"Two of my young men are in pursuit of your companion," resumed the other, without appearing to regard the boast of his captive; "when they get back, then will our wise man say to you 'live' or 'die'."
A short and sullen pause succeeded this bold assertion. Duncan, who understood the Mohican to allude to the fatal rifle of the scout, bent forward in earnest observation of the effect it might produce on the conquerors; but the chief was content with simply retorting:
"If the Lenape are so skillful, why is one of their bravest warriors here?"
"He followed in the steps of a flying coward, and fell into a snare. The cunning beaver may be caught."
As Uncas thus replied, he pointed with his finger toward the solitary Huron, but without deigning to bestow any other notice on so unworthy an object. The words of the answer and the air of the speaker produced a strong sensation among his auditors. Every eye rolled sullenly toward the individual indicated by the simple gesture, and a low, threatening murmur passed through the crowd. The ominous sounds reached the outer door, and the women and children pressing into the throng, no gap had been left, between shoulder and shoulder, that was not now filled with the dark lineaments of some eager and curious human countenance.
In the meantime, the more aged chiefs, in the center, communed with each other in short and broken sentences. Not a word was uttered that did not convey the meaning of the speaker, in the simplest and most energetic form. Again, a long and deeply solemn pause took place. It was known, by all present, to be the brave precursor of a weighty and important judgment. They who composed the outer circle of faces were on tiptoe to gaze; and even the culprit for an instant forgot his shame in a deeper emotion, and exposed his abject features, in order to cast an anxious and troubled glance at the dark assemblage of chiefs. The silence was finally broken by the aged warrior so often named. He arose from the earth, and moving past the immovable form of Uncas, placed himself in a dignified attitude before the offender. At that moment, the withered squaw already mentioned moved into the circle, in a slow, sidling sort of a dance, holding the torch, and muttering the indistinct words of what might have been a species of incantation. Though her presence was altogether an intrusion, it was unheeded.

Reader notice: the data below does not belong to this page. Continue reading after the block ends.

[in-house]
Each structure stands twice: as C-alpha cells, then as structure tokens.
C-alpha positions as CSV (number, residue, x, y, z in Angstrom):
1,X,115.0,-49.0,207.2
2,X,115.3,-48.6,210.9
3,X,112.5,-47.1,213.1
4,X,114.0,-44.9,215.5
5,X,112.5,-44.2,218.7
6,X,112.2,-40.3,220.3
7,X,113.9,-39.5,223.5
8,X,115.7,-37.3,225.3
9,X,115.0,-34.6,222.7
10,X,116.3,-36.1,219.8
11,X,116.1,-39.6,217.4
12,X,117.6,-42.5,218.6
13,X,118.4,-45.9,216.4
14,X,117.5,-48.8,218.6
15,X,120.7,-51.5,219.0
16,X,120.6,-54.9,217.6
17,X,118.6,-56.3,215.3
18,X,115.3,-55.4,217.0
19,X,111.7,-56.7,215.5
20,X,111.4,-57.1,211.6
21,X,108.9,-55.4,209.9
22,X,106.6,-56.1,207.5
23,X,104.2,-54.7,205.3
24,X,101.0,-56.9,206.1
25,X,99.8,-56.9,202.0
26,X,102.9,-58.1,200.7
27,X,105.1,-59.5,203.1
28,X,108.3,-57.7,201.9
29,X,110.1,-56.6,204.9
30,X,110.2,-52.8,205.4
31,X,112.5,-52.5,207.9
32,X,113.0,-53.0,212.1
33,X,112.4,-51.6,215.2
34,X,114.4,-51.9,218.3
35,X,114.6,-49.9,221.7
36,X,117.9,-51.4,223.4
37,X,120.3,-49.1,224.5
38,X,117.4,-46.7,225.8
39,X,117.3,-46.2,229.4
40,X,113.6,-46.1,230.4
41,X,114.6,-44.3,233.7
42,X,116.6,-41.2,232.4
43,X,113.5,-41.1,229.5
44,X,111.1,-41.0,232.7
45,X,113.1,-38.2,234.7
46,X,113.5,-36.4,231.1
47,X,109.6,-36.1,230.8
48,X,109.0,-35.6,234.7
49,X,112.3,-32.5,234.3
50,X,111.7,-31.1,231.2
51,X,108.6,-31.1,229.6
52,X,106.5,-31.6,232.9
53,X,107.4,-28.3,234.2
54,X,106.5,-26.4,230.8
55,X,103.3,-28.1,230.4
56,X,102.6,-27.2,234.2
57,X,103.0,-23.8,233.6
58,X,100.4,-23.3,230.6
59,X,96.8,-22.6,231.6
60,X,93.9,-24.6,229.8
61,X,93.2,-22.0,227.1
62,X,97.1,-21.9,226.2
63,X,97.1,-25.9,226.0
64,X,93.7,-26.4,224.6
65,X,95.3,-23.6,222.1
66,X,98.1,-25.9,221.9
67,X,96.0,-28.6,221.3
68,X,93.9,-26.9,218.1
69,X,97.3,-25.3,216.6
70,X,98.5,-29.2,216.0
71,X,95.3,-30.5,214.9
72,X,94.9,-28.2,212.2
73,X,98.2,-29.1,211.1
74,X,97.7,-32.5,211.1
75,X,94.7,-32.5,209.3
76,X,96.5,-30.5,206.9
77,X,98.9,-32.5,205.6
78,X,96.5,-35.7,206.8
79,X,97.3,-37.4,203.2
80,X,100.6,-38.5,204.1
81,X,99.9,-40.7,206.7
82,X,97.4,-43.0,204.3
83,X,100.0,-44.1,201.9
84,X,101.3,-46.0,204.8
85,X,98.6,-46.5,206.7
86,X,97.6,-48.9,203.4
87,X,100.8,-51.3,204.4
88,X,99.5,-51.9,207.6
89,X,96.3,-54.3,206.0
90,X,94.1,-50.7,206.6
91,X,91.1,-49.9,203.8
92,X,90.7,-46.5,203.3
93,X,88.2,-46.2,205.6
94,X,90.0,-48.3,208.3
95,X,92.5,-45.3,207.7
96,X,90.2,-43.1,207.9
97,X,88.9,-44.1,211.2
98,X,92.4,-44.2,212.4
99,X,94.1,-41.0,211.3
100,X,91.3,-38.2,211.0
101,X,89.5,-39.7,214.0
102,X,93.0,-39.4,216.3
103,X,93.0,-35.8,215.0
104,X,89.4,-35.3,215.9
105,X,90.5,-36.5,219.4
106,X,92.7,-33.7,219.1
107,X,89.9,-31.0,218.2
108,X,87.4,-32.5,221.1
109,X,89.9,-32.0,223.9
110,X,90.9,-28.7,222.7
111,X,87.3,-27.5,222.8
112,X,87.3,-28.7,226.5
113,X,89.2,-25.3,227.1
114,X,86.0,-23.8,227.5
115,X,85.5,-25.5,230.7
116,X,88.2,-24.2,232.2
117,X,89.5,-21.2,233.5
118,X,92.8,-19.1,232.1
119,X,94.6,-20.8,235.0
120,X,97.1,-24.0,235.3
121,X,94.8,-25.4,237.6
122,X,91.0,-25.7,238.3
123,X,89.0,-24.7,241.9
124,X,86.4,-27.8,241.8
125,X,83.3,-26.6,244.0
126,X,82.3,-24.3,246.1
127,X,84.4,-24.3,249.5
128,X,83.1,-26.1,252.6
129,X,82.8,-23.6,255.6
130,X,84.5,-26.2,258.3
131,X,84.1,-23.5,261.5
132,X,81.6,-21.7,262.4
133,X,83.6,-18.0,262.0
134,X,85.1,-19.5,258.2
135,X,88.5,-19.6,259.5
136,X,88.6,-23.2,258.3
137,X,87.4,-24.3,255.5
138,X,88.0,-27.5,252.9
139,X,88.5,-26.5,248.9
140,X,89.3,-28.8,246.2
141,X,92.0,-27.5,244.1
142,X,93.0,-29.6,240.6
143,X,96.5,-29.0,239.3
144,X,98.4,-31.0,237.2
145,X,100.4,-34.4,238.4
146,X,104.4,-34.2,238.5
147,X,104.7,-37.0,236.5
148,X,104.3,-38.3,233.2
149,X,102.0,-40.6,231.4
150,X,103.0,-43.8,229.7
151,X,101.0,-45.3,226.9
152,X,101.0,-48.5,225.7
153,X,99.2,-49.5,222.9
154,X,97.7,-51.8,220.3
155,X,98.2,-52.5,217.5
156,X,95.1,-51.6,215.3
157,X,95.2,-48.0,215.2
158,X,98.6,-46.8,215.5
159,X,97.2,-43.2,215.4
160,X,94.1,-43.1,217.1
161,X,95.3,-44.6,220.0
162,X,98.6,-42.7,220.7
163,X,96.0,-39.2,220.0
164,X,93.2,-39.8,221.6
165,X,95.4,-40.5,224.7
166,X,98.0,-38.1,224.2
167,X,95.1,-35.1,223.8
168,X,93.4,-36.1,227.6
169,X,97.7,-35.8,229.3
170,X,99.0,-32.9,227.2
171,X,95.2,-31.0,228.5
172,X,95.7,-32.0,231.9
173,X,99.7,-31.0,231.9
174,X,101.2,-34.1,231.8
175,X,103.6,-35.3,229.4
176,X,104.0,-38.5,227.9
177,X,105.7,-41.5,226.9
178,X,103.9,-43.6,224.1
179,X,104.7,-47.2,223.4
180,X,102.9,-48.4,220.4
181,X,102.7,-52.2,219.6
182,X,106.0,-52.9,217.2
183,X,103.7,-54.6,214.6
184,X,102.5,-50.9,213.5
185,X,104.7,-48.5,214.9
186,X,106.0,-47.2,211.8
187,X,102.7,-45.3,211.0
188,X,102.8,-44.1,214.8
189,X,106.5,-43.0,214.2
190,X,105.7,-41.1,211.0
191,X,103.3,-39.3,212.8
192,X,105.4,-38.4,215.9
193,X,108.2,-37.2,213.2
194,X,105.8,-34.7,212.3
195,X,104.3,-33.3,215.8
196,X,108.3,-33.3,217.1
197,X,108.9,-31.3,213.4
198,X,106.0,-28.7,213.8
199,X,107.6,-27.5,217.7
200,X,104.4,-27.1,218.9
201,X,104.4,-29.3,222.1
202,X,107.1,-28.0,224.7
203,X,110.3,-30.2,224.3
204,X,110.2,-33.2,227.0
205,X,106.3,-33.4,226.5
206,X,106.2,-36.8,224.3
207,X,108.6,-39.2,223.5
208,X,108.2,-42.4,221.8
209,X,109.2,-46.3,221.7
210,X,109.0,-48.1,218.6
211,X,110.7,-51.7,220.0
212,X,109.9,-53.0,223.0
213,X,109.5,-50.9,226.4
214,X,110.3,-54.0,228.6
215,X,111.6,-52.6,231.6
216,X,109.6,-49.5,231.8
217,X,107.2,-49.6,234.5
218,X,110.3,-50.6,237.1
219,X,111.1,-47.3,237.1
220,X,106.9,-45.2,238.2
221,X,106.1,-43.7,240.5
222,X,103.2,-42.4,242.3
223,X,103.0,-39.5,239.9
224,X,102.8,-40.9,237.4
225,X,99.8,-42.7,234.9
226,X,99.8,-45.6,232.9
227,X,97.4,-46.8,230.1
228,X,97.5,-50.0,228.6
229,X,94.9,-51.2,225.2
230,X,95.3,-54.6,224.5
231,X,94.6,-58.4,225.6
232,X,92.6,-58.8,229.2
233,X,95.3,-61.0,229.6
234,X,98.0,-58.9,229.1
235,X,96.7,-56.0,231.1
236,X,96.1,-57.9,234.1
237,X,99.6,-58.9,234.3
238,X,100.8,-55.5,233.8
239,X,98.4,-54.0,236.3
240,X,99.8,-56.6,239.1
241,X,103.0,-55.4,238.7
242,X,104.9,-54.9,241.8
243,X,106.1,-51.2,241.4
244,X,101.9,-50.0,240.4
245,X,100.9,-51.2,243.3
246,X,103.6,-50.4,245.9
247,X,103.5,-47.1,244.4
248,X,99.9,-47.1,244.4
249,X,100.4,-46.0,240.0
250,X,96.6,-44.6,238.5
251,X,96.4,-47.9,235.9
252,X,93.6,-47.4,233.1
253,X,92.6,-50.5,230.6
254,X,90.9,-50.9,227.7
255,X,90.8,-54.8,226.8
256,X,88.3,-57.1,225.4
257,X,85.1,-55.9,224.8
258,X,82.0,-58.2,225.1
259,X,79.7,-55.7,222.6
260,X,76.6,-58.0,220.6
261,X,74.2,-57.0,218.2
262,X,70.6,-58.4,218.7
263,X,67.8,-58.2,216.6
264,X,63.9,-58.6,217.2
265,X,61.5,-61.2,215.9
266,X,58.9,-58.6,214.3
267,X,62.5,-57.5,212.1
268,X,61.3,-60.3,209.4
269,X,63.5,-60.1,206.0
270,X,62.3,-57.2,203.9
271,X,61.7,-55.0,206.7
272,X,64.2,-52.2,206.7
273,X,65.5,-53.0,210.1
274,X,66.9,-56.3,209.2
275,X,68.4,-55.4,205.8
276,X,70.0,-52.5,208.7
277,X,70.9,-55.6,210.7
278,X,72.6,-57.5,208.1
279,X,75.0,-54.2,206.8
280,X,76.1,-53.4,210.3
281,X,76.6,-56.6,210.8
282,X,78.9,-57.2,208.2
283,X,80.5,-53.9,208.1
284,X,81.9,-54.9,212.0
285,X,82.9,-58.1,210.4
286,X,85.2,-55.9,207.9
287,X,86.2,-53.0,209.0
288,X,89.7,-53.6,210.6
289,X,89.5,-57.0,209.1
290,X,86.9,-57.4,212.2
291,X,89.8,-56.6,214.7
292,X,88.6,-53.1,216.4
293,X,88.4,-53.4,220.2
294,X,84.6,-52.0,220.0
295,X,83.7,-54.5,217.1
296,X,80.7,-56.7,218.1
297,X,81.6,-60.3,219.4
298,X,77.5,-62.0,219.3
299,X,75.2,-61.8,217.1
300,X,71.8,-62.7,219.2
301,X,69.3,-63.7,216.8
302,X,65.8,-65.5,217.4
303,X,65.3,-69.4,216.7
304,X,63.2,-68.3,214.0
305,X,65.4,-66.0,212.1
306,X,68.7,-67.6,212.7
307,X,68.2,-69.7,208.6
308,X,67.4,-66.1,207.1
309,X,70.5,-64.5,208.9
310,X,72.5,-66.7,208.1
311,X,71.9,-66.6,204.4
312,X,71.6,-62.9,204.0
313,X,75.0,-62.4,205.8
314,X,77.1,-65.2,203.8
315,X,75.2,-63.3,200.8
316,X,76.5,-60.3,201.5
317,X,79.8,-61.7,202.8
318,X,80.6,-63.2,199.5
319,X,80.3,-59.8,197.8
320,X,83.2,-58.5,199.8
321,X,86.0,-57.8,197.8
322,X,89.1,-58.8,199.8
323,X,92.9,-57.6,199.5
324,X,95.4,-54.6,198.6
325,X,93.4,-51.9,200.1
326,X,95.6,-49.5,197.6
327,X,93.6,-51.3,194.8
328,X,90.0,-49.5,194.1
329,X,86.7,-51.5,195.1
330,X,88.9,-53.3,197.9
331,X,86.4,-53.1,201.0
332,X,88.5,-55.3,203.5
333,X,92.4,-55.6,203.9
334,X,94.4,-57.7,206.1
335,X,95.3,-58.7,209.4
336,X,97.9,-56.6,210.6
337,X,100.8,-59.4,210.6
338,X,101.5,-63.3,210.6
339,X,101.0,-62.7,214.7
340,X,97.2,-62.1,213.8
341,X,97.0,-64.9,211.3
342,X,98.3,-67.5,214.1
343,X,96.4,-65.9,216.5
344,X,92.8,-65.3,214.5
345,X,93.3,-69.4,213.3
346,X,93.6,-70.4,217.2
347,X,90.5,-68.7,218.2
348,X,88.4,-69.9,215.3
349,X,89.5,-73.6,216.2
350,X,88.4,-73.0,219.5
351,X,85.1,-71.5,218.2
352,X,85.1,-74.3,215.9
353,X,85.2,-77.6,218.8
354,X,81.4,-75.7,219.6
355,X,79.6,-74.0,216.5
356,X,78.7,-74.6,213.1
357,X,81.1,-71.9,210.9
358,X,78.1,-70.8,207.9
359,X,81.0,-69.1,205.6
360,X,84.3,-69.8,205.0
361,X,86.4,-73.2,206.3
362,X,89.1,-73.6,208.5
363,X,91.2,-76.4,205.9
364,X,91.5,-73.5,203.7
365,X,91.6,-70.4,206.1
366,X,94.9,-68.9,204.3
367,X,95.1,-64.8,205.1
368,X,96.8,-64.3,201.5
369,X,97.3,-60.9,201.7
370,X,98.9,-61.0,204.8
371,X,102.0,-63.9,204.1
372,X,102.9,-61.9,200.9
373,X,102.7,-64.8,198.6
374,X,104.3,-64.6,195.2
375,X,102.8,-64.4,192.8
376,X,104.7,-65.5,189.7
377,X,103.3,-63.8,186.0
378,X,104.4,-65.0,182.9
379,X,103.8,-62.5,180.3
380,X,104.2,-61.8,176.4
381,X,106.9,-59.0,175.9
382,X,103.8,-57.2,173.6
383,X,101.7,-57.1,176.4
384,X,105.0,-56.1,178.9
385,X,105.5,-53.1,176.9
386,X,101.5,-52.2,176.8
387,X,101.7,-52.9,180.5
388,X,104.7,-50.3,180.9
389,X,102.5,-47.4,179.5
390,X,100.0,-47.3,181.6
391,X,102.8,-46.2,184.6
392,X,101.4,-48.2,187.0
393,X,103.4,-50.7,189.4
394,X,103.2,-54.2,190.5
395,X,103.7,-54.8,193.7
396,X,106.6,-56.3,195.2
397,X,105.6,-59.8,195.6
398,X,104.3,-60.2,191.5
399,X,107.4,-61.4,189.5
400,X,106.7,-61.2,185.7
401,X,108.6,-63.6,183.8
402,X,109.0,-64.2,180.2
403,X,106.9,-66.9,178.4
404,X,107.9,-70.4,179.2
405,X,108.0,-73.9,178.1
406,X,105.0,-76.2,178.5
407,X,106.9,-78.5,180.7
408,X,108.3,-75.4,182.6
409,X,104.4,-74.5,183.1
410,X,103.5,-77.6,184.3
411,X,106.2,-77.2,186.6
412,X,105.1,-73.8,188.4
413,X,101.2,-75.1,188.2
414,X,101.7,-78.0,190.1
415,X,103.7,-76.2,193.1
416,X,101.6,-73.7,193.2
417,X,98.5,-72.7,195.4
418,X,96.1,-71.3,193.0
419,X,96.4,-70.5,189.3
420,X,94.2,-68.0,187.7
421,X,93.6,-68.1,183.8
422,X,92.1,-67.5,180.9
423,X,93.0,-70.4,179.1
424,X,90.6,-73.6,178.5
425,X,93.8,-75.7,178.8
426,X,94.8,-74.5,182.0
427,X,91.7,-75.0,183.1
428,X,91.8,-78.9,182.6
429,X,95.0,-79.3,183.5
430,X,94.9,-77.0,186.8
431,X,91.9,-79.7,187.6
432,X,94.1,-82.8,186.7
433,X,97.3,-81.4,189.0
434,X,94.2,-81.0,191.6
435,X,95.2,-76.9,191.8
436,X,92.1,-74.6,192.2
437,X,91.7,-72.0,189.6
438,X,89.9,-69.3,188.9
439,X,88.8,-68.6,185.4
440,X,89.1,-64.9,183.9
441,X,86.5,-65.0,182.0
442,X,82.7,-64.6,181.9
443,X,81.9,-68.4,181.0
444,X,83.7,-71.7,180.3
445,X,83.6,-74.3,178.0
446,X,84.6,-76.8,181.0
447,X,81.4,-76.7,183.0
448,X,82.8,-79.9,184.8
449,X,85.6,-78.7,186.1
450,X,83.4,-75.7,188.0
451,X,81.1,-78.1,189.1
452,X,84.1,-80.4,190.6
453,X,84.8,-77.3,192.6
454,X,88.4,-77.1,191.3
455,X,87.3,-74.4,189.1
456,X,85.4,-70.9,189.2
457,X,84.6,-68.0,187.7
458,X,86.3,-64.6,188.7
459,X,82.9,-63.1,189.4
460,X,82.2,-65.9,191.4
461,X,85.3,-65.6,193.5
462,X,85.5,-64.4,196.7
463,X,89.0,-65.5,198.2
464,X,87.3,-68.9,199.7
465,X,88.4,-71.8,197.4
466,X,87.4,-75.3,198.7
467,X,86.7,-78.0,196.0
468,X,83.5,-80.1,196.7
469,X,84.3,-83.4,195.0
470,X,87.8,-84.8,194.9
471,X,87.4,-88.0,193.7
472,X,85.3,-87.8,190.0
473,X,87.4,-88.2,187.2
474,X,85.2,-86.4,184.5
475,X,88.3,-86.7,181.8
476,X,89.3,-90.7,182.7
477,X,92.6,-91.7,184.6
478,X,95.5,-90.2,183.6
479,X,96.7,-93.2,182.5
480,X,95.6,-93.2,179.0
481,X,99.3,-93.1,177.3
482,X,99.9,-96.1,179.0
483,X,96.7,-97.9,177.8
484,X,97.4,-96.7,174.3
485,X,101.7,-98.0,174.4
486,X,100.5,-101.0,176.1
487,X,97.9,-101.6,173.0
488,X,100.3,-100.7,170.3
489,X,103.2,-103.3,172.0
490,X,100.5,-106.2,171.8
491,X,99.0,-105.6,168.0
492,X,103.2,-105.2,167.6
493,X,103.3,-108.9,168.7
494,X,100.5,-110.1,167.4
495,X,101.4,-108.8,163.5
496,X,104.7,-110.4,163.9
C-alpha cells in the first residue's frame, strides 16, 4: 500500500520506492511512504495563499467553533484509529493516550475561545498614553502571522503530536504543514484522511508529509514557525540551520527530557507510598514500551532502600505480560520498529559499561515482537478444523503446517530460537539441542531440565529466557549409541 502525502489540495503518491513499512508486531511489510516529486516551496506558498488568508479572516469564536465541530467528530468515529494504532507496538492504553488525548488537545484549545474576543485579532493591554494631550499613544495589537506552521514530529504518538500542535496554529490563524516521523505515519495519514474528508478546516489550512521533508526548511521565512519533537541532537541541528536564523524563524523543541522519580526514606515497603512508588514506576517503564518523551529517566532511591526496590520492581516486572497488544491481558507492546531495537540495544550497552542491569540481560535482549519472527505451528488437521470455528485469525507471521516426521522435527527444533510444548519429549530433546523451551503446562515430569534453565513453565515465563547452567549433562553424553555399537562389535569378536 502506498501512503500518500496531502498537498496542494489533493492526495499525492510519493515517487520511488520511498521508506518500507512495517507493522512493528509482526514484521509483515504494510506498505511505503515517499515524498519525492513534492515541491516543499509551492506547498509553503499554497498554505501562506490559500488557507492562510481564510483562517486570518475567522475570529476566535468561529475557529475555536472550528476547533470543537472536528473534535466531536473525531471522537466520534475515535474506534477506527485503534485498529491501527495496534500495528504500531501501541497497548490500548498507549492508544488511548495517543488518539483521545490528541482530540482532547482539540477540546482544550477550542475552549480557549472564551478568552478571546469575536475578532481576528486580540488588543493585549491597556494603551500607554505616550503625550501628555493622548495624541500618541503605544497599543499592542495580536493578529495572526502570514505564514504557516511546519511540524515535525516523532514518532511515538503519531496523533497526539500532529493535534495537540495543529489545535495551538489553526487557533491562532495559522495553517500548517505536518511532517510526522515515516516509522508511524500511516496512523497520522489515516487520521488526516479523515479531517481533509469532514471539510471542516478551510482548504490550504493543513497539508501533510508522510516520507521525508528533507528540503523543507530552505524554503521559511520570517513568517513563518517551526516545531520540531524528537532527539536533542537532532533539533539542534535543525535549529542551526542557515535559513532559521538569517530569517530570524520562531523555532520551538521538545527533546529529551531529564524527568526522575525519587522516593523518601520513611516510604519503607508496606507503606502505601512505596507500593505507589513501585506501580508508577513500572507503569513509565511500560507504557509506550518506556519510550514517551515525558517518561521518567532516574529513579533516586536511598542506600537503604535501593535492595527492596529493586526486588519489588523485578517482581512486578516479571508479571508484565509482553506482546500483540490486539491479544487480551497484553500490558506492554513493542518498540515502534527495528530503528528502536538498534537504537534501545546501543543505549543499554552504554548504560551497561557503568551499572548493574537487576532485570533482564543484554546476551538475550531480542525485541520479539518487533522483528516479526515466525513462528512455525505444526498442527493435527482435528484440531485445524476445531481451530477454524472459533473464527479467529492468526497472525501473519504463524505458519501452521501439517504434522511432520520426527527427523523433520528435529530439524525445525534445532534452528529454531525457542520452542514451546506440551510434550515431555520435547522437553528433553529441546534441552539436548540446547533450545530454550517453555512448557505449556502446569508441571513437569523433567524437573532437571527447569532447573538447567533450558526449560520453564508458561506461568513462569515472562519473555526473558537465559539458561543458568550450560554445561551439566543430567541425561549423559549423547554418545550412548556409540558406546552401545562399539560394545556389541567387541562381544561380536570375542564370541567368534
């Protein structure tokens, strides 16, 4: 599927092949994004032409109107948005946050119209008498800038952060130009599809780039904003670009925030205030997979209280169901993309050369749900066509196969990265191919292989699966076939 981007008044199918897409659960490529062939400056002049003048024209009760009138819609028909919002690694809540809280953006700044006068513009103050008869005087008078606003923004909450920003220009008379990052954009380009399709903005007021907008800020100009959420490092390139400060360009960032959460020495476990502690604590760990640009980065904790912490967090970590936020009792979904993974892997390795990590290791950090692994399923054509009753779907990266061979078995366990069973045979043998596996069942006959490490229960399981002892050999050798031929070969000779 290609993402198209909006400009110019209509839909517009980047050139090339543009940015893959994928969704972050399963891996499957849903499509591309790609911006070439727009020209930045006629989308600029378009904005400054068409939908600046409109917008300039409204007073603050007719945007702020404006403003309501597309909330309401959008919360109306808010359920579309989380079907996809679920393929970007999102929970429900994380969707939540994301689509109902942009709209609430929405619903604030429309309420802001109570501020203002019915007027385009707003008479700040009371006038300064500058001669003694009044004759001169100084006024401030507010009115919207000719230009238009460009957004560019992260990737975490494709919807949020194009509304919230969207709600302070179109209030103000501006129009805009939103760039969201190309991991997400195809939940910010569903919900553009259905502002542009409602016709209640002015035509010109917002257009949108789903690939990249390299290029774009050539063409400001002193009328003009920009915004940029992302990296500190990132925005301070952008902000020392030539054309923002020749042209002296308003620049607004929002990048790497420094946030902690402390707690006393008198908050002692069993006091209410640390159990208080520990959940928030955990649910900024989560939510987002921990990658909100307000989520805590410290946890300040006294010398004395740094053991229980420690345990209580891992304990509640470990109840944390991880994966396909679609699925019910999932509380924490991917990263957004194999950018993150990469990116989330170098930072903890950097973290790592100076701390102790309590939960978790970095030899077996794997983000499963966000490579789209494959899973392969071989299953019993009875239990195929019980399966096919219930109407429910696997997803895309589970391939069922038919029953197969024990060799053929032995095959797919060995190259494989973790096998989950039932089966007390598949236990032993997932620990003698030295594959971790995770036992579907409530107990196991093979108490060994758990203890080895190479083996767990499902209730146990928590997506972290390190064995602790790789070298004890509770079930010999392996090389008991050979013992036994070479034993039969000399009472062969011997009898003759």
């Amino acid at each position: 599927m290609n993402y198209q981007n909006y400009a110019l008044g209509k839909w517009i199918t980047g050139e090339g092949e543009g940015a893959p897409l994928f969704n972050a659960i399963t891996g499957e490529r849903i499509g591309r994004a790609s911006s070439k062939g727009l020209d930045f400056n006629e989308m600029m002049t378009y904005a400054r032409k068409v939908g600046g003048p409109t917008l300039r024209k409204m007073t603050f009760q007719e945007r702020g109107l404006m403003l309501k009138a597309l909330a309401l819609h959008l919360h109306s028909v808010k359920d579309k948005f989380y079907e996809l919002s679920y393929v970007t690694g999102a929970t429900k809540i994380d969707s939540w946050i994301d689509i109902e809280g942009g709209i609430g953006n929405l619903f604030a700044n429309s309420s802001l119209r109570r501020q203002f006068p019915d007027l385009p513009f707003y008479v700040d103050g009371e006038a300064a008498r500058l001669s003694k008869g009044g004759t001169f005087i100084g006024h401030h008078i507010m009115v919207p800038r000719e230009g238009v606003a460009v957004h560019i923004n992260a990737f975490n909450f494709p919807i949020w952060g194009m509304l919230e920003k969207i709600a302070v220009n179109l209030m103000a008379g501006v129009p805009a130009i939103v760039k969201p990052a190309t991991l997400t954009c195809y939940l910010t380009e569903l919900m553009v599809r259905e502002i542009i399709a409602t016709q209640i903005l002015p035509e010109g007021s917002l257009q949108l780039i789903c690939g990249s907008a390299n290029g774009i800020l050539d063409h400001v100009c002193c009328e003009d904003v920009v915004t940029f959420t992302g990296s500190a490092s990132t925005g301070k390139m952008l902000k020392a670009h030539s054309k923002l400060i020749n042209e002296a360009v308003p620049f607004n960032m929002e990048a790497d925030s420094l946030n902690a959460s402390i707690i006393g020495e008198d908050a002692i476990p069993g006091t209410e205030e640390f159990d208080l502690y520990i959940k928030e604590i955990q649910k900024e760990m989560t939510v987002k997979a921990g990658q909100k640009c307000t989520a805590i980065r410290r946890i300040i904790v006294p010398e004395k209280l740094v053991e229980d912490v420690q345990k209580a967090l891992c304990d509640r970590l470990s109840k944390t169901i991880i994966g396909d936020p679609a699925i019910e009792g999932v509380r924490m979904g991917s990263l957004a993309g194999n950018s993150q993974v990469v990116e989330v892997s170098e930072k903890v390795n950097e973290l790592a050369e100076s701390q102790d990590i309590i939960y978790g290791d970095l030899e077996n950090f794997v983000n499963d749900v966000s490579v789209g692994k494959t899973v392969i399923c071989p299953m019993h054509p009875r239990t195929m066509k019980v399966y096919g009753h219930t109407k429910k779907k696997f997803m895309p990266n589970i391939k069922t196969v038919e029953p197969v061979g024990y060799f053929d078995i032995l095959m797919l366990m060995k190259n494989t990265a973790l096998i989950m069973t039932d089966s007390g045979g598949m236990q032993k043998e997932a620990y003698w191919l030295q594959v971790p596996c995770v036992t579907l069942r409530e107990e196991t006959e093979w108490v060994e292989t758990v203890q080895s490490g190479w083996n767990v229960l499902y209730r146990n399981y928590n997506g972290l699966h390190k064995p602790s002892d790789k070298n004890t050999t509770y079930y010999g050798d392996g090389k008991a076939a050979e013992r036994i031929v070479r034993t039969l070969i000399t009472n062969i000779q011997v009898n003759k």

Approaching Uncas, she held the blazing brand in such a manner as to cast its red glare on his person, and to expose the slightest emotion of his countenance. The Mohican maintained his firm and haughty attitude; and his eyes, so far from deigning to meet her inquisitive look, dwelt steadily on the distance, as though it penetrated the obstacles which impeded the view and looked into futurity. Satisfied with her examination, she left him, with a slight expression of pleasure, and proceeded to practise the same trying experiment on her delinquent countryman.
The young Huron was in his war paint, and very little of a finely molded form was concealed by his attire. The light rendered every limb and joint discernible, and Duncan turned away in horror when he saw they were writhing in irrepressible agony. The woman was commencing a low and plaintive howl at the sad and shameful spectacle, when the chief put forth his hand and gently pushed her aside.
"Reed-that-bends," he said, addressing the young culprit by name, and in his proper language, "though the Great Spirit has made you pleasant to the eyes, it would have been better that you had not been born. Your tongue is loud in the village, but in battle it is still. None of my young men strike the tomahawk deeper into the war-post - none of them so lightly on the Yengeese. The enemy know the shape of your back, but they have never seen the color of your eyes. Three times have they called on you to come, and as often did you forget to answer. Your name will never be mentioned again in your tribe - it is already forgotten."
As the chief slowly uttered these words, pausing impressively between each sentence, the culprit raised his face, in deference to the other's rank and years. Shame, horror, and pride struggled in its lineaments. His eye, which was contracted with inward anguish, gleamed on the persons of those whose breath was his fame; and the latter emotion for an instant predominated. He arose to his feet, and baring his bosom, looked steadily on the keen, glittering knife, that was already upheld by his inexorable judge. As the weapon passed slowly into his heart he even smiled, as if in joy at having found death less dreadful than he had anticipated, and fell heavily on his face, at the feet of the rigid and unyielding form of Uncas.
The squaw gave a loud and plaintive yell, dashed the torch to the earth, and buried everything in darkness. The whole shuddering group of spectators glided from the lodge like troubled sprites; and Duncan thought that he and the yet throbbing body of the victim of an Indian judgment had now become its only tenants.